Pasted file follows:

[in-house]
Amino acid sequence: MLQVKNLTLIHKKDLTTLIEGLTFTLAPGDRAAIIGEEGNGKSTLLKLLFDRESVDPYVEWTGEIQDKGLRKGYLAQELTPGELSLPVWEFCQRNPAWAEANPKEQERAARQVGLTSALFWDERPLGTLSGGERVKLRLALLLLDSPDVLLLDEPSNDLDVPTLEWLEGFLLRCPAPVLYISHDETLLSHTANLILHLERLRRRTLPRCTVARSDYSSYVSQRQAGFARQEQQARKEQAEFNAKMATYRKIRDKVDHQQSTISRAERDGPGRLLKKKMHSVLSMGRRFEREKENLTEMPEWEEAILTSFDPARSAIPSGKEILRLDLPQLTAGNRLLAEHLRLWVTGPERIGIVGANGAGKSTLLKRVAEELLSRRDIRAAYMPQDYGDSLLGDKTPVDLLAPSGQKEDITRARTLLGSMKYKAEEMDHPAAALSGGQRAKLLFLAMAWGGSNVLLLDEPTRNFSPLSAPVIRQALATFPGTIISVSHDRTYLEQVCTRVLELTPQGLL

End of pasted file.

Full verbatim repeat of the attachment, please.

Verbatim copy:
[in-house]
Amino acid sequence: MLQVKNLTLIHKKDLTTLIEGLTFTLAPGDRAAIIGEEGNGKSTLLKLLFDRESVDPYVEWTGEIQDKGLRKGYLAQELTPGELSLPVWEFCQRNPAWAEANPKEQERAARQVGLTSALFWDERPLGTLSGGERVKLRLALLLLDSPDVLLLDEPSNDLDVPTLEWLEGFLLRCPAPVLYISHDETLLSHTANLILHLERLRRRTLPRCTVARSDYSSYVSQRQAGFARQEQQARKEQAEFNAKMATYRKIRDKVDHQQSTISRAERDGPGRLLKKKMHSVLSMGRRFEREKENLTEMPEWEEAILTSFDPARSAIPSGKEILRLDLPQLTAGNRLLAEHLRLWVTGPERIGIVGANGAGKSTLLKRVAEELLSRRDIRAAYMPQDYGDSLLGDKTPVDLLAPSGQKEDITRARTLLGSMKYKAEEMDHPAAALSGGQRAKLLFLAMAWGGSNVLLLDEPTRNFSPLSAPVIRQALATFPGTIISVSHDRTYLEQVCTRVLELTPQGLL